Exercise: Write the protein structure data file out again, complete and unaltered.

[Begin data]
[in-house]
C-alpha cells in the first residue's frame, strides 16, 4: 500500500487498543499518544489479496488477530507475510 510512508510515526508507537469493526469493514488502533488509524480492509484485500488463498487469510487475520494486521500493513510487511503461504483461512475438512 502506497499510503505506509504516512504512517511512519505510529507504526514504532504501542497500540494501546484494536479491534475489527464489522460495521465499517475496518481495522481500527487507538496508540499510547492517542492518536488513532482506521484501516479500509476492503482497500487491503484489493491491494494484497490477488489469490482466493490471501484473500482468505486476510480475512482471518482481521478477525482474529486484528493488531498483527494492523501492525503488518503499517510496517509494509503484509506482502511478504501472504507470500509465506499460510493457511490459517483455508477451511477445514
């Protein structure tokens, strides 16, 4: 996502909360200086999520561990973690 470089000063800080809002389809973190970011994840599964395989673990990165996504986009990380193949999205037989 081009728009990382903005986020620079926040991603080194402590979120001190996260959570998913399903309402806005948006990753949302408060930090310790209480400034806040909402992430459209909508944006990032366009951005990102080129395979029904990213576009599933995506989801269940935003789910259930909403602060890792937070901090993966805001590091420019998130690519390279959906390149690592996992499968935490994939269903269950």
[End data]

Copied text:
[in-house]
C-alpha cells in the first residue's frame, strides 16, 4: 500500500487498543499518544489479496488477530507475510 510512508510515526508507537469493526469493514488502533488509524480492509484485500488463498487469510487475520494486521500493513510487511503461504483461512475438512 502506497499510503505506509504516512504512517511512519505510529507504526514504532504501542497500540494501546484494536479491534475489527464489522460495521465499517475496518481495522481500527487507538496508540499510547492517542492518536488513532482506521484501516479500509476492503482497500487491503484489493491491494494484497490477488489469490482466493490471501484473500482468505486476510480475512482471518482481521478477525482474529486484528493488531498483527494492523501492525503488518503499517510496517509494509503484509506482502511478504501472504507470500509465506499460510493457511490459517483455508477451511477445514
């Protein structure tokens, strides 16, 4: 996502909360200086999520561990973690 470089000063800080809002389809973190970011994840599964395989673990990165996504986009990380193949999205037989 081009728009990382903005986020620079926040991603080194402590979120001190996260959570998913399903309402806005948006990753949302408060930090310790209480400034806040909402992430459209909508944006990032366009951005990102080129395979029904990213576009599933995506989801269940935003789910259930909403602060890792937070901090993966805001590091420019998130690519390279959906390149690592996992499968935490994939269903269950």